Wednesday, May 30, 2007
The Forsythia Clings to Existence
When I moved from my old house to my current one three years ago, I brought with me a cutting from a giant forsythia bush that was the highlight of the property (I had nothing to do with its gloriousness—I inherited it from the previous residents). Not knowing what would happen, I planted the cutting in a mulched area in my new backyard and it soldiered on, not exactly flourishing but still putting out a few yellow flowers each spring.
Then one day a few weeks ago—I don't want to place blame so I'll use the passive voice—the forsythia was weed-whacked to oblivion. And understandably so: it was hard to distinguish from the overgrown weeds surrounding it. Just a couple nubs of stem remained. I was sad because the forsythia had nostalgia value. Not only did it come from my first house, but it was the first plant name I learned in adulthood, when I was finally becoming aware that the world around me was full of trees and flowers and bushes that weren't all oaks and tulips.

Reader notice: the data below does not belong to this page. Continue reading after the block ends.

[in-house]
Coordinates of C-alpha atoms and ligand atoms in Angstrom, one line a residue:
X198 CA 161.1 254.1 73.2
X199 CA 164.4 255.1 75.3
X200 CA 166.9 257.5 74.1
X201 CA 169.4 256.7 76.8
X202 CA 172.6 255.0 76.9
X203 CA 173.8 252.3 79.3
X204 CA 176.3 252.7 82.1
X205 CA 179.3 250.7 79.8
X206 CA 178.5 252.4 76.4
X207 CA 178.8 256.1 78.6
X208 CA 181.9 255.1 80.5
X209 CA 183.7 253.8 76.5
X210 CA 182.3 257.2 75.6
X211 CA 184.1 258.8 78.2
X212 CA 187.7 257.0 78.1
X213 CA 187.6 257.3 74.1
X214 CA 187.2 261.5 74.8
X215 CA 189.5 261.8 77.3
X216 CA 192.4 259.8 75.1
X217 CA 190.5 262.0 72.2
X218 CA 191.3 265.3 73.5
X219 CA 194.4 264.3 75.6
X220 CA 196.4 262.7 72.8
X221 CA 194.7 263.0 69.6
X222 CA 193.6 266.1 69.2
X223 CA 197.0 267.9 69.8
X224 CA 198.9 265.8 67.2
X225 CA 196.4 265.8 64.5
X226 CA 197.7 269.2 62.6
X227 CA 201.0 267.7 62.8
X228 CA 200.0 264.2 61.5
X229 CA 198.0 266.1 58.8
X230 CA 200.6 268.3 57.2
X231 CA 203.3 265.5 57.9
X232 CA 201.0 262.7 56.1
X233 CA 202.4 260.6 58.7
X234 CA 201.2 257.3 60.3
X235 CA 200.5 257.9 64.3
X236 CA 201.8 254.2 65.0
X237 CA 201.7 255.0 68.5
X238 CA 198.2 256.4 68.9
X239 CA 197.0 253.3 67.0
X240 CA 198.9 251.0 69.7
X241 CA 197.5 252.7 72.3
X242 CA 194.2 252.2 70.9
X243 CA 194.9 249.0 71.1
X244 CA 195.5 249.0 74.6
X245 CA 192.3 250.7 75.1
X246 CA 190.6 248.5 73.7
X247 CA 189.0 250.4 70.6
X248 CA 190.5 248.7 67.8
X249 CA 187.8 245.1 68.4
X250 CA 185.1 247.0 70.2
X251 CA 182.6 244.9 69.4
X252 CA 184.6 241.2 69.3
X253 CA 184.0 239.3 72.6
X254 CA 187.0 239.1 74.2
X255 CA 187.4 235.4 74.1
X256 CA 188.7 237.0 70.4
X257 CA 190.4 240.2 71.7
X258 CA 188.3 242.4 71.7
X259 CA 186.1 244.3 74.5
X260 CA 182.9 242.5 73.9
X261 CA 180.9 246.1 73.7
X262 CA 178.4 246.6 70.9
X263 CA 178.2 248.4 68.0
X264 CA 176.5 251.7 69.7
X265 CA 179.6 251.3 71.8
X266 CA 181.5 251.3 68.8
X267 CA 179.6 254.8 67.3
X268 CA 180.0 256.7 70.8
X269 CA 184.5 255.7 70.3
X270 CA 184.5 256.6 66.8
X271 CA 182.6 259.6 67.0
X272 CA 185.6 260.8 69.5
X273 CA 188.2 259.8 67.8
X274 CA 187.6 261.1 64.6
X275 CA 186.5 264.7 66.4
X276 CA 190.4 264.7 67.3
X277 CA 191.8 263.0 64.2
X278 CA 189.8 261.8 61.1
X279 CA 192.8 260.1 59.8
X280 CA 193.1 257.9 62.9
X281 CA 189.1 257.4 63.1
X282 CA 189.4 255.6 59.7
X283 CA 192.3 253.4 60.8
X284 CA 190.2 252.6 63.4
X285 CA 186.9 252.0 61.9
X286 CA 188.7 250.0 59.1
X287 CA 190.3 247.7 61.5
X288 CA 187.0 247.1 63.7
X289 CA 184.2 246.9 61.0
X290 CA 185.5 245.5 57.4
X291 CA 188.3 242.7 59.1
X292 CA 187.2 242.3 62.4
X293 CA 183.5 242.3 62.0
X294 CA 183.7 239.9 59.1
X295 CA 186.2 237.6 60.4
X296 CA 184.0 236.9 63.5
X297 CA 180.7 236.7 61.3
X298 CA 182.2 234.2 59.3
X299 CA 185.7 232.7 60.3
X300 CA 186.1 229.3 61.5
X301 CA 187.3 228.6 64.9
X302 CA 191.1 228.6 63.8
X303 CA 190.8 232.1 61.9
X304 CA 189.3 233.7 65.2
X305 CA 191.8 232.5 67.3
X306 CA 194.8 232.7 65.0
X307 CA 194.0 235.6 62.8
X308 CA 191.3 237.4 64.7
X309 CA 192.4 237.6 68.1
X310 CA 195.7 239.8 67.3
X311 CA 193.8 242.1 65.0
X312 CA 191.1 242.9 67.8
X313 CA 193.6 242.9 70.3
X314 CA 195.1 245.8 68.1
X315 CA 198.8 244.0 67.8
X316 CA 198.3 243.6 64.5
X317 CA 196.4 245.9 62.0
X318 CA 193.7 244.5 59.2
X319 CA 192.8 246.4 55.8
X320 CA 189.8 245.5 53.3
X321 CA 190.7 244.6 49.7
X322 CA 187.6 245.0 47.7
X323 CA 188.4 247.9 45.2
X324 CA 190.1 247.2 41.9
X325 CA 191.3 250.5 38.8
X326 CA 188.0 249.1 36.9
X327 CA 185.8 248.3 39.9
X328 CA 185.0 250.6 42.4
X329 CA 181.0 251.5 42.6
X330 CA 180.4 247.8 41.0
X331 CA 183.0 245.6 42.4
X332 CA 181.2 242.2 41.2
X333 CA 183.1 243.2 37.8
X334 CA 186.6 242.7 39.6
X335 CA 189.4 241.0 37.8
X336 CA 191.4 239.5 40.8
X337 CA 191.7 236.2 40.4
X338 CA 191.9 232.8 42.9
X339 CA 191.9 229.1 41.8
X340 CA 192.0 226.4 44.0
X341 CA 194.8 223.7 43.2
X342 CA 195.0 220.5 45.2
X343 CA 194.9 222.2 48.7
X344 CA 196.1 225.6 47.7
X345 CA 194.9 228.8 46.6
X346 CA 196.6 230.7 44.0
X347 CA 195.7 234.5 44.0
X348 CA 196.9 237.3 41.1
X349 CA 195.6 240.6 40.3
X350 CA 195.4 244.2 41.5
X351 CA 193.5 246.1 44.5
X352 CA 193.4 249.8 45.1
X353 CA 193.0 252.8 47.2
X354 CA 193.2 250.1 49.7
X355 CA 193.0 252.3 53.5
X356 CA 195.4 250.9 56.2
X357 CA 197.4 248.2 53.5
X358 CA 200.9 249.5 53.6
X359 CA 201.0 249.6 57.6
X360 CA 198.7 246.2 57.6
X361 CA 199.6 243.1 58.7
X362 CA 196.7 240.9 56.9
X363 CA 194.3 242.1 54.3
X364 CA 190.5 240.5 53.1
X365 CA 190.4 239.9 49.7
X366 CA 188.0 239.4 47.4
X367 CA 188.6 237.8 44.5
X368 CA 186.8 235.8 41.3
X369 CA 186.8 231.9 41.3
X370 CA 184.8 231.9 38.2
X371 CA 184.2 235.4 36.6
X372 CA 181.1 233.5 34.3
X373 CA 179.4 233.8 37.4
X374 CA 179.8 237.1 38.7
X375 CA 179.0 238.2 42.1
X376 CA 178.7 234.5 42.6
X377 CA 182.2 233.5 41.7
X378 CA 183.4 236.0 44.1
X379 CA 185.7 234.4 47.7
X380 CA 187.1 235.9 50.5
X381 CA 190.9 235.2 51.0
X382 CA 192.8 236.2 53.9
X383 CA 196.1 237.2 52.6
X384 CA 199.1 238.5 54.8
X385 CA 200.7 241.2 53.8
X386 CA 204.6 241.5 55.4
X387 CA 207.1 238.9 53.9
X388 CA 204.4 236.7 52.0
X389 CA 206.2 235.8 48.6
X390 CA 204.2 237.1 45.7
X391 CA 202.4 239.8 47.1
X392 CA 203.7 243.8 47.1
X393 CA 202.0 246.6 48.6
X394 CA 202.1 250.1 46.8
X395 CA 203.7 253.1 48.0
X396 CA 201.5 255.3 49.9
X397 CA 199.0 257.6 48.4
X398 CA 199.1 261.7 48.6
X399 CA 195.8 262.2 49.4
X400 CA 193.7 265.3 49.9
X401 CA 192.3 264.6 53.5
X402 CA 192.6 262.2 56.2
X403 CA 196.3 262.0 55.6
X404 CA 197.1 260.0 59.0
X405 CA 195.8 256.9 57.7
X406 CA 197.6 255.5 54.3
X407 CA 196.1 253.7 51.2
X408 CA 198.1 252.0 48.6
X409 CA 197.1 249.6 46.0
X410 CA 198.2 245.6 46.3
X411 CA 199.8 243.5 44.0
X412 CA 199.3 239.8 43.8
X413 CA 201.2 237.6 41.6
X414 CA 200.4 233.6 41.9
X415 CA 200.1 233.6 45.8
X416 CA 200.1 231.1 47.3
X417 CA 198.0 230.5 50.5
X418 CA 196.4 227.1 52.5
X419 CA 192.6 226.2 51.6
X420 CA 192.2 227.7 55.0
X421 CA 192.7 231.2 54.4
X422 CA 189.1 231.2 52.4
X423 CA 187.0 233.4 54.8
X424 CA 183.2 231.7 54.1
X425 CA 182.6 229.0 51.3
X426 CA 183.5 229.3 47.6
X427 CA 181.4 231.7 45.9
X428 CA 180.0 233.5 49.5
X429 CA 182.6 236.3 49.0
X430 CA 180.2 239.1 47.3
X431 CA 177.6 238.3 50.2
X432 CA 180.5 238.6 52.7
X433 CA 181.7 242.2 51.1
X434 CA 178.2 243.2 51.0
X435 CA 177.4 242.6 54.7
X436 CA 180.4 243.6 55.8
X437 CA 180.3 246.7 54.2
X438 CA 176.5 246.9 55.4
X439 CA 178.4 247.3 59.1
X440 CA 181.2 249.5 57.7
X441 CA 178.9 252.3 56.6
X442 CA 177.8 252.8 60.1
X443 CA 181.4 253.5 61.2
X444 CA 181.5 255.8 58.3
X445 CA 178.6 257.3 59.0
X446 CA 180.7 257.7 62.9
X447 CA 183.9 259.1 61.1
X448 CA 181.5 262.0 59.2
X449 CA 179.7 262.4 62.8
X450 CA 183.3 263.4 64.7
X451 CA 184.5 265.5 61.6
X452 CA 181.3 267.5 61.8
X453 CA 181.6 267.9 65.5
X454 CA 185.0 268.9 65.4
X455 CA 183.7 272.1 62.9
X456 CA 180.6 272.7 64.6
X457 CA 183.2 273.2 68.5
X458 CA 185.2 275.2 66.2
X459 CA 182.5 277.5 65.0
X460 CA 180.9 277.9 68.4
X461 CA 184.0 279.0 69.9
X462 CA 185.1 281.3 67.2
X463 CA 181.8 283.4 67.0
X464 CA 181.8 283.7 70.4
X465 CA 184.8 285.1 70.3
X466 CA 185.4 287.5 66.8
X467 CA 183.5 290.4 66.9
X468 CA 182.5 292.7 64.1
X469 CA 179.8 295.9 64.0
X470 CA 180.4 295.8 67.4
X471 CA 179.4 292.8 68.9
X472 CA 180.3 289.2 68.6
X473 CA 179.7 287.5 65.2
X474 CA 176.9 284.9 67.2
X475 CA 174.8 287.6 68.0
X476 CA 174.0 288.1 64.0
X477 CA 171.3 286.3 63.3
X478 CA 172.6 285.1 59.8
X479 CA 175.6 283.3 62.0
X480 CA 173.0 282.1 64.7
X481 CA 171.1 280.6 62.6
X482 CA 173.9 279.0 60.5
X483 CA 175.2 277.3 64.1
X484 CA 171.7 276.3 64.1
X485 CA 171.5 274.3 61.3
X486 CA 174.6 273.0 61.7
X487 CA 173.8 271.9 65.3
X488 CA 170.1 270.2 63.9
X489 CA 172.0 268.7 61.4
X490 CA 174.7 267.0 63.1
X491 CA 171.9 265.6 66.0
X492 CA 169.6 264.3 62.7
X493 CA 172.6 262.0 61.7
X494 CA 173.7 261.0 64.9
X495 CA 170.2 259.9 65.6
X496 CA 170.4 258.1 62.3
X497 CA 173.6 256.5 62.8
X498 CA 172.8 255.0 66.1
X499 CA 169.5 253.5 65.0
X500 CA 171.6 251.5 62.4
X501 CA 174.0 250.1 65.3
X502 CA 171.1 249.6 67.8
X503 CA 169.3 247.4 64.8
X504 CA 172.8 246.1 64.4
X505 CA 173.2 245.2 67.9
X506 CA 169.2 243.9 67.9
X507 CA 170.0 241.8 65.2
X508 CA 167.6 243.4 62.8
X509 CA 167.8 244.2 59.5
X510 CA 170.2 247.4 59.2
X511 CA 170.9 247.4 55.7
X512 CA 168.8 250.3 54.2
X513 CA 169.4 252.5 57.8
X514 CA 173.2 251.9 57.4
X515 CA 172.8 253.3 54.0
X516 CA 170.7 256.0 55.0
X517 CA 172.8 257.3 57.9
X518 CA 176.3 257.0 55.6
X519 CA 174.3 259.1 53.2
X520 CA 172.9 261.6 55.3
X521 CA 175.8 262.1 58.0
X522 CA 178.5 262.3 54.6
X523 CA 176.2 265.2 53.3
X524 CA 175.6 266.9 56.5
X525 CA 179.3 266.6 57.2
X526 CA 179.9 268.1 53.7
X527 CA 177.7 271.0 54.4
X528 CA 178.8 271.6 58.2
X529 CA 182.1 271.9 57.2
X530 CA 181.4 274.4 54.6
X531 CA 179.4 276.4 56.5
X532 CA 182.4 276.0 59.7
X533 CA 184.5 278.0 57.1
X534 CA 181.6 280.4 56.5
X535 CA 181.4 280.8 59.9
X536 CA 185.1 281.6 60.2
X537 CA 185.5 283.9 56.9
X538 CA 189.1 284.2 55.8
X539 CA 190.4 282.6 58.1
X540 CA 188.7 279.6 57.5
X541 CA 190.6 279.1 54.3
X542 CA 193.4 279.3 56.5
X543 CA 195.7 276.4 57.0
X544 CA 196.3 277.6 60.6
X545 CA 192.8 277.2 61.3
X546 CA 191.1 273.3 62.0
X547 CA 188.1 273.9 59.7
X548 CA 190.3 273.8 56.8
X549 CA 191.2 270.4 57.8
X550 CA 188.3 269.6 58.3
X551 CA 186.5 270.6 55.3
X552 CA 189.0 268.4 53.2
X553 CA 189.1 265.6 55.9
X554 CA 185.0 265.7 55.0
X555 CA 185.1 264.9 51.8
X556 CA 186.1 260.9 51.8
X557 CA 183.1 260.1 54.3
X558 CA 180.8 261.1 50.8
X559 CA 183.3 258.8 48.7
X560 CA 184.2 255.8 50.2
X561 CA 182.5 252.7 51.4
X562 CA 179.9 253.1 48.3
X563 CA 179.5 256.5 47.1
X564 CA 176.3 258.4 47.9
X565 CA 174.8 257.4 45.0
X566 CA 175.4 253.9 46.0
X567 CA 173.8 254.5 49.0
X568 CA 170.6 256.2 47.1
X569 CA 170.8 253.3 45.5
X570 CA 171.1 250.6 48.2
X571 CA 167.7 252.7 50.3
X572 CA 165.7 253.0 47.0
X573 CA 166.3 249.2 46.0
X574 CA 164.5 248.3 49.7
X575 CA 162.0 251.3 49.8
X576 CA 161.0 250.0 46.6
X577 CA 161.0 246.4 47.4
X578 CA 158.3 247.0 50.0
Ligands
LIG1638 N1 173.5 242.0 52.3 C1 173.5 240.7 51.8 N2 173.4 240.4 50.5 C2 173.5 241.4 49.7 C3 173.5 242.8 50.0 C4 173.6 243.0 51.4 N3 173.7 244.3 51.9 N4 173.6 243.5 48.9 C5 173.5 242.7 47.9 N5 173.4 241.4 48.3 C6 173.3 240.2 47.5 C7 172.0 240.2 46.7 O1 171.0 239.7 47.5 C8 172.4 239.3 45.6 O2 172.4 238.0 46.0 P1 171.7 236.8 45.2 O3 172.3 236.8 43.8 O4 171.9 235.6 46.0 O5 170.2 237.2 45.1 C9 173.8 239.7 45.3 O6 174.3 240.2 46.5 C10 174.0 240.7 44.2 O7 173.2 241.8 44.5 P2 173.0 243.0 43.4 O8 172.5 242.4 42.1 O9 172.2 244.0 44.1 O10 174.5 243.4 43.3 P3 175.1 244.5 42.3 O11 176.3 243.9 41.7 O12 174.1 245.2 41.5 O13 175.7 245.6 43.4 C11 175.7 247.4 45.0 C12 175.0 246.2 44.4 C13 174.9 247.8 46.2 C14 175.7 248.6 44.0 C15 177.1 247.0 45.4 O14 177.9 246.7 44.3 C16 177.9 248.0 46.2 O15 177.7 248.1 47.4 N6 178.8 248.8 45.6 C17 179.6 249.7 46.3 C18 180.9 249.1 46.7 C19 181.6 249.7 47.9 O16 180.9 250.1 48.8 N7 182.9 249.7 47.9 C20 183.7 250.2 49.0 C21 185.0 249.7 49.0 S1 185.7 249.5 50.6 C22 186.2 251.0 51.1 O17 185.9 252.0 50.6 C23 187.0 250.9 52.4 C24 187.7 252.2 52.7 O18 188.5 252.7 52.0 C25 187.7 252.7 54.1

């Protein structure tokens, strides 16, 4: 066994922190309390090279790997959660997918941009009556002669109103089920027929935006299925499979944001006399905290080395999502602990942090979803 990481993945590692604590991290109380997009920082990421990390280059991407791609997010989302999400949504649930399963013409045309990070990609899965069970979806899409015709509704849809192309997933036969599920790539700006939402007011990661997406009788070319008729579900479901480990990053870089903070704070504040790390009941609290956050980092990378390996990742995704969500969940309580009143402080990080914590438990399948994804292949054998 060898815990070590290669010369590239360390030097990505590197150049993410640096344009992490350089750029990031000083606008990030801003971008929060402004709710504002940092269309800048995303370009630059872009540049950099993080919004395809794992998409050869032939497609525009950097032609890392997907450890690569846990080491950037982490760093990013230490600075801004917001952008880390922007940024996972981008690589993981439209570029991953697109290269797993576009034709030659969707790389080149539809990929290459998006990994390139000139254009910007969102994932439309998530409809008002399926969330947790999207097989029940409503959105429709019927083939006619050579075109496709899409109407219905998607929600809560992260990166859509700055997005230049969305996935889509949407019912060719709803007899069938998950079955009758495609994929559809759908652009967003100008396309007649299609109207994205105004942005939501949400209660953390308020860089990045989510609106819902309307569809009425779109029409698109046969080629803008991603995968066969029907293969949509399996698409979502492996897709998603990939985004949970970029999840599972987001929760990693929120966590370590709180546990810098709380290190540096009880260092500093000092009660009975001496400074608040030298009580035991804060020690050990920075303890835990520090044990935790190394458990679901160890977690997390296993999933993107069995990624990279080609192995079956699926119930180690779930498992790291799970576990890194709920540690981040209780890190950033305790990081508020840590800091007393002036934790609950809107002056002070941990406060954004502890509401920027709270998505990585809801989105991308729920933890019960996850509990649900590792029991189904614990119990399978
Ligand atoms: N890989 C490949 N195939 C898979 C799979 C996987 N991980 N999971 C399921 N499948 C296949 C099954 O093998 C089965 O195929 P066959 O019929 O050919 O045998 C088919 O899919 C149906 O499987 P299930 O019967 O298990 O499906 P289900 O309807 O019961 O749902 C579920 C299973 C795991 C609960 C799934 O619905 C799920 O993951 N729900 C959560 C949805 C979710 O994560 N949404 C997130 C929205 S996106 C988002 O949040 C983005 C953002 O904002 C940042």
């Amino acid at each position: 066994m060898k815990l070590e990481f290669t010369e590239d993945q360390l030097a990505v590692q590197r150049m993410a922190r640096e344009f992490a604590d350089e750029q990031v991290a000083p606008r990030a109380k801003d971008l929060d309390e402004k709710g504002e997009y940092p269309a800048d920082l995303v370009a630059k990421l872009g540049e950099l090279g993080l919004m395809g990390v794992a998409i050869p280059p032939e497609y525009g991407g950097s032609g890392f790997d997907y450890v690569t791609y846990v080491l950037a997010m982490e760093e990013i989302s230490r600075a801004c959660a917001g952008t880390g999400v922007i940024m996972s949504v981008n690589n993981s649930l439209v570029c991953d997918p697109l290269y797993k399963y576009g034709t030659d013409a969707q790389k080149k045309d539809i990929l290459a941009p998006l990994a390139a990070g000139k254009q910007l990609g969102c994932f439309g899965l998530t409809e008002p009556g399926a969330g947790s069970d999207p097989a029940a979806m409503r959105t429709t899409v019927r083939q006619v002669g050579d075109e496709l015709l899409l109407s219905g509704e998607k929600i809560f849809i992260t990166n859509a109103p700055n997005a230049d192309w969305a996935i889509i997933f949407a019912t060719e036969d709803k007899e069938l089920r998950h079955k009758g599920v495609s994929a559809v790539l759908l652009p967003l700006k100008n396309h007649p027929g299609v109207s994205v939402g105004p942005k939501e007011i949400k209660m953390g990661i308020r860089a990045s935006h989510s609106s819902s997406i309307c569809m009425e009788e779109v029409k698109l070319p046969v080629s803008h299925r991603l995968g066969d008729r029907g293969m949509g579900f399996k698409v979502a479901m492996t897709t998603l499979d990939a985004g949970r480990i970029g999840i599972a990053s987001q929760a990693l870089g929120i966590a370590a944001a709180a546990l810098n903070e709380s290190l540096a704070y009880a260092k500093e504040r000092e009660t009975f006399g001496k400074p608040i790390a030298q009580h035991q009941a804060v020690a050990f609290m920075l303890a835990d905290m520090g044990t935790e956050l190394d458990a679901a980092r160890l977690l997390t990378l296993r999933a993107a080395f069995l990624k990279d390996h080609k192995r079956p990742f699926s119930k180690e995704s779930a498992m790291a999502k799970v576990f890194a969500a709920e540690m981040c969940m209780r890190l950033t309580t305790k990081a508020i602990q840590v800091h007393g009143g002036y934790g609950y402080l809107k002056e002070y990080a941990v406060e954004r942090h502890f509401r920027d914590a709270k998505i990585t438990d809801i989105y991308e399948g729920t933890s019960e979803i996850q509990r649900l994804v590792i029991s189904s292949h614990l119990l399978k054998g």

After a week away, I just noticed...new leaves on the aforementioned nubs! How did that happen? I'm going to be keeping an eye on this situation.